Chris Woodhead, the chief schools inspector, provided us yesterday with a text for the educational angst of our time. It pungently expresses the view of the "Why oh why" brigade, the clamour of Middle England which is a whine against national decline. Why oh why can't graduates spell these days? Why do so many young people destroy their chance of work experience by addressing their request to The Independant?
It was worrying that Mr Woodhead, a public servant, seemed to be speaking yesterday for the right-wing ideologues who have laid siege to the educational establishment. But the important question is whether he is right. Although he did not quite say so in so many words, it sounded as if he were saying that A-level students "know less and less".
The trouble is that the principal finding of yesterday's report, commissioned in response to the persistent Middle-English complaint that A-levels are getting easier, is that we don't know. The reason we don't know is because hardly any of the candidates' scripts have been kept over the past 20 years. (The exception to this is maths, where an authoritative study by the London Mathematical Society last year found that maths A-levels had become easier, and that standards required for algebra and reasoning had dropped. (However, as maths has always been harder to pass than other A-levels, this could be defended as a much-needed adjustment.) So Gillian Shephard, the Secretary of State for Education and Employment, has promised to set up an archive to preserve the nation's youthful outpourings, on one side of the paper only.
This carelessness of record-keeping means we are destined not to escape the dreadful familiarity and circularity of the annual argument over falling standards every time results are published. And it means that Mrs Shephard is allowed to bamboozle people by declaring that she wants to return to "traditional" A-levels, with more stress on grammar and mental arithmetic rather than calculators in GCSEs, using the words "rigour" and "gold standard" as often as possible. These are rhetorical devices being bandied about in an evidence-free zone.
So let us start with those parts of Mr Woodhead's statement on the BBC's Today programme for which there is evidence. More and more students are being educated for longer and longer. But he is wrong to suggest that this is being achieved at greater public expense. Spending per student has fallen. It is a tribute to the efficiency of our education system that it has been able to absorb such an expansion in numbers, both of the 16-18 age group and of over-18s, on such limited resources.
However, much is wrong with the education system, especially in England and Wales rather than Scotland and Northern Ireland, and much in particular is wrong with A-levels. As David Blunkett reminded us yesterday, the Prime Minister himself declared three years ago that the top 15 per cent of young people in Britain were equal to their peers anywhere in the world, but admitted that the remaining 85 per cent "frankly are not". Highly- competitive and specialised A-levels serve this top academic group well, but that is anyway not our real problem. The difficulty is how to broaden the base of the system so that it serves the not-quite-brilliant equally well.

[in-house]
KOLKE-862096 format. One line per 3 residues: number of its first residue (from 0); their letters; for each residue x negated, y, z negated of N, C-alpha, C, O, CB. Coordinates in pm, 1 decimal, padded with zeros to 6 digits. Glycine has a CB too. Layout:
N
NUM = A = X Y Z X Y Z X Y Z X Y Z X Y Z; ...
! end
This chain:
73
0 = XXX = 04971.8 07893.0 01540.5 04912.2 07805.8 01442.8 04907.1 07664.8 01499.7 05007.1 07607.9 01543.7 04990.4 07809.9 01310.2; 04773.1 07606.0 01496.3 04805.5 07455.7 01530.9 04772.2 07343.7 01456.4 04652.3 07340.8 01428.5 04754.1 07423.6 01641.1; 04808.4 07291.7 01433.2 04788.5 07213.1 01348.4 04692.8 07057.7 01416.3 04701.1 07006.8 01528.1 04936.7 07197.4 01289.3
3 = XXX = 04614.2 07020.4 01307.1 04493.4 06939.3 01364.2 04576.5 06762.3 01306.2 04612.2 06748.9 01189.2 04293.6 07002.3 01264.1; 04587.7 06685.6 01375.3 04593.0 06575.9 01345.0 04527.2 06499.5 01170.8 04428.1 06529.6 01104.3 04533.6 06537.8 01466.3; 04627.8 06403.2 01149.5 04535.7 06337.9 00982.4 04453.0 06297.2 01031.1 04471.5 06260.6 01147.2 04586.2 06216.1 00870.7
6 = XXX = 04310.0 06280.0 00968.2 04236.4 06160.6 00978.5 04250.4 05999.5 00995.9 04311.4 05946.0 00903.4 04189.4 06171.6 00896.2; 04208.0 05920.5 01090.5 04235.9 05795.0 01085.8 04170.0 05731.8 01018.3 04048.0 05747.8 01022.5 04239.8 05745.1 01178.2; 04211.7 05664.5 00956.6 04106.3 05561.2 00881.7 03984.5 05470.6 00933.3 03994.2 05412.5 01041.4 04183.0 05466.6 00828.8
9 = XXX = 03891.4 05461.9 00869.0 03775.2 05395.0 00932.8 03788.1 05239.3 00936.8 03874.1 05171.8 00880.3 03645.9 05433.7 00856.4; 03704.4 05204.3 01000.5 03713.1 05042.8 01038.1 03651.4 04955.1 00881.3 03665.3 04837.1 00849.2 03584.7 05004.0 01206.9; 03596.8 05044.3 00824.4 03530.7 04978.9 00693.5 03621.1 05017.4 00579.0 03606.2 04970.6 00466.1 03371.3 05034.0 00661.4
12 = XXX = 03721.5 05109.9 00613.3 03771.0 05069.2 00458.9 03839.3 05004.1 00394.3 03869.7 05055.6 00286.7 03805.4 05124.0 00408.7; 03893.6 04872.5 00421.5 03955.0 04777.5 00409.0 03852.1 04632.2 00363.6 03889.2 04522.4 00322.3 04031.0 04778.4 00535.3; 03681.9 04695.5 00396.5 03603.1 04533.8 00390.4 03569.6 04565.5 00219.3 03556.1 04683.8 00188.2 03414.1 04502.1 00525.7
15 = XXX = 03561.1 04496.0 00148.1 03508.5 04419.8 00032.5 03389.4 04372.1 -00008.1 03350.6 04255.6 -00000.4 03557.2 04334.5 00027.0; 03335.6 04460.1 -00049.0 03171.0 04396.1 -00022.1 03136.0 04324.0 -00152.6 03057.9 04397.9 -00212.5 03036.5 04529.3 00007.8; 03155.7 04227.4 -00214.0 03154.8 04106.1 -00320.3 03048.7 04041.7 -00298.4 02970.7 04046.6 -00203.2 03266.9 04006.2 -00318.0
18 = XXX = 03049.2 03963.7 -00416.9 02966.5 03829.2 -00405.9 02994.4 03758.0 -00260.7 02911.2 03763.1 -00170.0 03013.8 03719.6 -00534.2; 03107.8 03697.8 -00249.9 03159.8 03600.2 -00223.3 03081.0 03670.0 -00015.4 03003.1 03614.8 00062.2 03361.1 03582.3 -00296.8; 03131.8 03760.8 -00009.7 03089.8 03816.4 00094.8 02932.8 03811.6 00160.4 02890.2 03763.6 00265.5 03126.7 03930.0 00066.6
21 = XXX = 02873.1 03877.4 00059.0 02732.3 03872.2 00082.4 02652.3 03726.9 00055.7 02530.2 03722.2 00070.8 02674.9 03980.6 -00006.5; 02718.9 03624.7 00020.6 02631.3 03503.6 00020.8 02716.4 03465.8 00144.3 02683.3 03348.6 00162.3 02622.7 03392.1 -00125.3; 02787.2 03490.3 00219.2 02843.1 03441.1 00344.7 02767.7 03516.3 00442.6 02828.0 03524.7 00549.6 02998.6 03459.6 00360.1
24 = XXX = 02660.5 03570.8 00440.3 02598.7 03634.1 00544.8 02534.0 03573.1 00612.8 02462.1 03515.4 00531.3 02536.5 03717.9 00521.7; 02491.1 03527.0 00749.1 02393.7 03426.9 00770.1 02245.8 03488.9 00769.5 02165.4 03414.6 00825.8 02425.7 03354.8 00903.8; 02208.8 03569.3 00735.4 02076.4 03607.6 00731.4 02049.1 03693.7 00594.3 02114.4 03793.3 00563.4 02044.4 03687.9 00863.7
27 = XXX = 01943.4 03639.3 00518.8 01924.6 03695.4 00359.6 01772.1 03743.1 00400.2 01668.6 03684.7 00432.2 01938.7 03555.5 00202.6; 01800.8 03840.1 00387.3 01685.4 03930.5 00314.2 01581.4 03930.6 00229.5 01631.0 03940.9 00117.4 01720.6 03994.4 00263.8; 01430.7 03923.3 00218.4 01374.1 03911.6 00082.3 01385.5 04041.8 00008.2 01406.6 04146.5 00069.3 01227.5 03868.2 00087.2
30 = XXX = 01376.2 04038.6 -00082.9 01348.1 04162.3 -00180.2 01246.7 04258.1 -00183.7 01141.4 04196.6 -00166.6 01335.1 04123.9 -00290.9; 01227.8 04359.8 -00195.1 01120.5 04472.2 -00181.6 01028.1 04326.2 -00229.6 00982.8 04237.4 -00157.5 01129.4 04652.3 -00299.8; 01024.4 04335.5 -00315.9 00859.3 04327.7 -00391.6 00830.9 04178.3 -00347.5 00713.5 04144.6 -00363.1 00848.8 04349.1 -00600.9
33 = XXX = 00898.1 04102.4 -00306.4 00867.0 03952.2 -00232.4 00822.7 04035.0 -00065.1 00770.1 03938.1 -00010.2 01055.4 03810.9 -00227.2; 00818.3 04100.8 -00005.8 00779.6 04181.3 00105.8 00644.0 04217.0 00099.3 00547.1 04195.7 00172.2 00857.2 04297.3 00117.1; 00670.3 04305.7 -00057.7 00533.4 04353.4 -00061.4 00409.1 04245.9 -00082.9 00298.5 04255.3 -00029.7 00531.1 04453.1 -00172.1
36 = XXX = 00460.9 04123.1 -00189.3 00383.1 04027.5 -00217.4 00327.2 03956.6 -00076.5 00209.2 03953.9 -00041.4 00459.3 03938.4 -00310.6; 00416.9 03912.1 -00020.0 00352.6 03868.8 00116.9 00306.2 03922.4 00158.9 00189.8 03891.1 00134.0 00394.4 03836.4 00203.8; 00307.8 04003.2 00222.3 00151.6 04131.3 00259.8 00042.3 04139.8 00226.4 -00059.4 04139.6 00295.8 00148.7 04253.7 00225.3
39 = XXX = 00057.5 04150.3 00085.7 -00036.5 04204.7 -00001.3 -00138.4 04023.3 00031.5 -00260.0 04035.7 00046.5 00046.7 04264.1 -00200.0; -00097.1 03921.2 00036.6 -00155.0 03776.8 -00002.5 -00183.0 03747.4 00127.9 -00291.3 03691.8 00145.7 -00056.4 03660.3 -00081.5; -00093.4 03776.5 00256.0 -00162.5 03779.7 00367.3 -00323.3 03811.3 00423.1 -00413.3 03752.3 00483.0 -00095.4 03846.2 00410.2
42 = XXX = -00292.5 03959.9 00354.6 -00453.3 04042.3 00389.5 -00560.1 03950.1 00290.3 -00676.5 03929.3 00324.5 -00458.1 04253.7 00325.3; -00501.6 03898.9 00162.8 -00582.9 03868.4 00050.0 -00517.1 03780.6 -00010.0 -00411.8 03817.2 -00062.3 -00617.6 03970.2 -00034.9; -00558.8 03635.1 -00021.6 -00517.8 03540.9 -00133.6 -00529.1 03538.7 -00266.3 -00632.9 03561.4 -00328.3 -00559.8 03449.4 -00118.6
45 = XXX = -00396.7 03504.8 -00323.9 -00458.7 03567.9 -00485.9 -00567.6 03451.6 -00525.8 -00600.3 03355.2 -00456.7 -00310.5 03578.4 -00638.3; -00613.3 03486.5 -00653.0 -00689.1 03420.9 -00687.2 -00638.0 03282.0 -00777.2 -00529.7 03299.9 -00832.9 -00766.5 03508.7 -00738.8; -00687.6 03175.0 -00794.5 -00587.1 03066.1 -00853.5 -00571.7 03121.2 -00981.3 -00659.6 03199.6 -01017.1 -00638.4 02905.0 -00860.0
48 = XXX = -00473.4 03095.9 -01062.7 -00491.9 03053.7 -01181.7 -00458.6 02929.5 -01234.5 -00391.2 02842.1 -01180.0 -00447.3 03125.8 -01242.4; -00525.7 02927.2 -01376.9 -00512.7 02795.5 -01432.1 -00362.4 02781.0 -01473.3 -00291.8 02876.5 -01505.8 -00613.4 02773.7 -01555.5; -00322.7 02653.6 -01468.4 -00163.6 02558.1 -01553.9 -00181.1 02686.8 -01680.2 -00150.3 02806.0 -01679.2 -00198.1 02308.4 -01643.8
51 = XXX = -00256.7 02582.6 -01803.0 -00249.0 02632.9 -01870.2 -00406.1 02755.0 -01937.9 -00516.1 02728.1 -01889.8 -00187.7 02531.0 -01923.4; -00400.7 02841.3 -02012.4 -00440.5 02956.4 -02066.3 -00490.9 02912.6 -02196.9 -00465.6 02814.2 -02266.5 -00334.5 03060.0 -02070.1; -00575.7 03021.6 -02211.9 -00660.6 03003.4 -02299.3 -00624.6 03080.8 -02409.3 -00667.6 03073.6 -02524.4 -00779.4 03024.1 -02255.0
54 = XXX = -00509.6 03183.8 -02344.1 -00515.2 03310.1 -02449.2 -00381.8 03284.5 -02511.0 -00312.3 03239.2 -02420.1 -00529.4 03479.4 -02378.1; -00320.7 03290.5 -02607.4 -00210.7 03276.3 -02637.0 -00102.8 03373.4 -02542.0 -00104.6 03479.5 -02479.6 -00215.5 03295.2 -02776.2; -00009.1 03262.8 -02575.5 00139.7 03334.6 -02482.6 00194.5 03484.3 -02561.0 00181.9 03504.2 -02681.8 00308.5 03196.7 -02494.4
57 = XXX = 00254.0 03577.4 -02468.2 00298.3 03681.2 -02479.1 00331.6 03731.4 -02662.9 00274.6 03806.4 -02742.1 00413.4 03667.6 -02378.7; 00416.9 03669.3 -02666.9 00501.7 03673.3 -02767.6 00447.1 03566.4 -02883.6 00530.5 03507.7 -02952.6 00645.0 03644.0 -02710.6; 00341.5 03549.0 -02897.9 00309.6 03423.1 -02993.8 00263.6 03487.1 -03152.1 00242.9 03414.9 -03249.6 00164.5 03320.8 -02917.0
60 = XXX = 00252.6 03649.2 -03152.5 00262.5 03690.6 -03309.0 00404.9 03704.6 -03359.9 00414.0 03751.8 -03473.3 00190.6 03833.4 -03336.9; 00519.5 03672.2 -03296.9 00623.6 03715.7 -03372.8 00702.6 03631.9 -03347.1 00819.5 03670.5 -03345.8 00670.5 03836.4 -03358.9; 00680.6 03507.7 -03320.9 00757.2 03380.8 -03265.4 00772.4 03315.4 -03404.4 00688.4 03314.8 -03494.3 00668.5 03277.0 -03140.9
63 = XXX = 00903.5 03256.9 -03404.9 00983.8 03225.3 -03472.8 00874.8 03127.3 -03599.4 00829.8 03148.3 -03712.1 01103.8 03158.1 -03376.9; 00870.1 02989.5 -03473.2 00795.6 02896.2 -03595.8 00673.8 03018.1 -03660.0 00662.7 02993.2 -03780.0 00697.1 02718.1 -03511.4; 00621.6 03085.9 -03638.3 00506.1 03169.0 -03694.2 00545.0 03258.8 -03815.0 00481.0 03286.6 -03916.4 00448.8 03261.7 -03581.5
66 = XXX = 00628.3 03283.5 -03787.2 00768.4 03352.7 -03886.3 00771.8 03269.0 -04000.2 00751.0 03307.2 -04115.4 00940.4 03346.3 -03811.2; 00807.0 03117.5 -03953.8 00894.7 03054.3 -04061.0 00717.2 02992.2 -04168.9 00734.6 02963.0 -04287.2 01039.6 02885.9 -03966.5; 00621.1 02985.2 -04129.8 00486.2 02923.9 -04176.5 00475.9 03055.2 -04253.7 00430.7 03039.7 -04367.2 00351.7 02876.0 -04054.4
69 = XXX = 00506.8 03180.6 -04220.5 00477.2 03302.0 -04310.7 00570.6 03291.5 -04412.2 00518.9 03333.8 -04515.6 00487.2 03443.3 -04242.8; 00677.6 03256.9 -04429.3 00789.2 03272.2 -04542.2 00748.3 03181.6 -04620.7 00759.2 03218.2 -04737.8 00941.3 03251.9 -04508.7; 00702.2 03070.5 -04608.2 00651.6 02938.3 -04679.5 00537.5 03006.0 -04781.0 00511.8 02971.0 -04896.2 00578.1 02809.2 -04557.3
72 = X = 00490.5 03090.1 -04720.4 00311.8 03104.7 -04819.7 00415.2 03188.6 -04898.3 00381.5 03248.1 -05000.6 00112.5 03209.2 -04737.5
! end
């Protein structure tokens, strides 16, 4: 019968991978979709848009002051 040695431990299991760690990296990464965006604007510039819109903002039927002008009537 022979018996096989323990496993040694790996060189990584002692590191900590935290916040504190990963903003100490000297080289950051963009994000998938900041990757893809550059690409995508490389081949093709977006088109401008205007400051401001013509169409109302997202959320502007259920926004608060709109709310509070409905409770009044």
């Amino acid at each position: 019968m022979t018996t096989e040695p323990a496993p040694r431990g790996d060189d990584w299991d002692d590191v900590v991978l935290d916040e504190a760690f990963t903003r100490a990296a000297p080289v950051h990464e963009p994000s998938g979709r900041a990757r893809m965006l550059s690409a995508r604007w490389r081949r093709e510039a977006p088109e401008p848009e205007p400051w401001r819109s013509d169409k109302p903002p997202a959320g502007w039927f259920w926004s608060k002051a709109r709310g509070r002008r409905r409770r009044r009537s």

Here Mrs Shephard's rhetoric is found wanting. Merely urging examiners to "take into account" use of grammar and mental arithmetic does not address the problem of over-specialisation and narrow academic focus. Nor is the government's other stock answer, which is the AS-level, the so-called "half" A-level, so far promoted unsuccessfully.
Mr Blunkett is more persuasive, seeking to ensure that all 18-year- olds, apart from those with special needs, achieve the equivalent of five A, B or C passes at GCSE. This compares with the two-thirds reaching this level now. Using this standard as a platform, Mr Blunkett proposes an Advanced Diploma awarded to 18-year-olds passing a balanced package including three A-levels and an AS-level or vocational qualification, which would ensure that all arts students were numerate and all scientists literate. This would resemble the German Abitur (though not as broadly based), which is probably a better model than the French baccalaureate, and is a reasonable way of broadening A-levels while being sensitive to popular anxieties about diluting them.
These are the kinds of questions which should dominate the national debate on education, rather than side arguments about whether people should be allowed to use calculators. Instead, yesterday's report continued, by its very inconclusiveness, to allow the debate to drift aimlessly back into the obsession with declining A-level standards.
If there is evidence of schools "trading down" to "easier" exam boards, then Mrs Shephard - who has already said she "would not shrink from" cutting the number of exam boards - should set up a single national exam board. Yesterday's report suggested that there was some such evidence, contradicting another report from Newcastle University last year, which found that standards were comparable across boards. Has Mrs Shephard promised to nationalise exam boards? She has not.
Other countries are not like ours. The assumption that high-level education has to be rationed is an English disease. In 1950, only 5 per cent of French children took the baccalaureate. Now, 50 per cent do. In France, more and more children are expected to achieve this standard every year. In Germany and the Far East the assumptions are the same. The terms of the debate in this country have been changing for the better over the past 10 years. Mrs Shephard would be wrong to start turning her party's own clock back.
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